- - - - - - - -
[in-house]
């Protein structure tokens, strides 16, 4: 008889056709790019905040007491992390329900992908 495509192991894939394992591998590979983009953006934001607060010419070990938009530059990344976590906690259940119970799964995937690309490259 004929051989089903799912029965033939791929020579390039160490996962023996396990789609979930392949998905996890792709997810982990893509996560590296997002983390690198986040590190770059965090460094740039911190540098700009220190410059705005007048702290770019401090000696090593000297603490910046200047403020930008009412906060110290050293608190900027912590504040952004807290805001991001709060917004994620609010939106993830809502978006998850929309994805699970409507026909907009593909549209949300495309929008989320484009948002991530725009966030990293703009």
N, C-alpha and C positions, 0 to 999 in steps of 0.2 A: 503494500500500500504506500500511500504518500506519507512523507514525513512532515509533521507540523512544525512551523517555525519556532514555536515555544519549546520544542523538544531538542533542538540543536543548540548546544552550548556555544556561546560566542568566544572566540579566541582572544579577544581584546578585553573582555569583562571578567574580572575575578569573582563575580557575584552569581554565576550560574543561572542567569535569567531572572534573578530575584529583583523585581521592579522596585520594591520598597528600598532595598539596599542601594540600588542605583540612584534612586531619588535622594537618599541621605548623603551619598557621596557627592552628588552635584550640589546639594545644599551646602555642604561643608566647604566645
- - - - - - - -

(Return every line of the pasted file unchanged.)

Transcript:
[in-house]
């Protein structure tokens, strides 16, 4: 008889056709790019905040007491992390329900992908 495509192991894939394992591998590979983009953006934001607060010419070990938009530059990344976590906690259940119970799964995937690309490259 004929051989089903799912029965033939791929020579390039160490996962023996396990789609979930392949998905996890792709997810982990893509996560590296997002983390690198986040590190770059965090460094740039911190540098700009220190410059705005007048702290770019401090000696090593000297603490910046200047403020930008009412906060110290050293608190900027912590504040952004807290805001991001709060917004994620609010939106993830809502978006998850929309994805699970409507026909907009593909549209949300495309929008989320484009948002991530725009966030990293703009």
N, C-alpha and C positions, 0 to 999 in steps of 0.2 A: 503494500500500500504506500500511500504518500506519507512523507514525513512532515509533521507540523512544525512551523517555525519556532514555536515555544519549546520544542523538544531538542533542538540543536543548540548546544552550548556555544556561546560566542568566544572566540579566541582572544579577544581584546578585553573582555569583562571578567574580572575575578569573582563575580557575584552569581554565576550560574543561572542567569535569567531572572534573578530575584529583583523585581521592579522596585520594591520598597528600598532595598539596599542601594540600588542605583540612584534612586531619588535622594537618599541621605548623603551619598557621596557627592552628588552635584550640589546639594545644599551646602555642604561643608566647604566645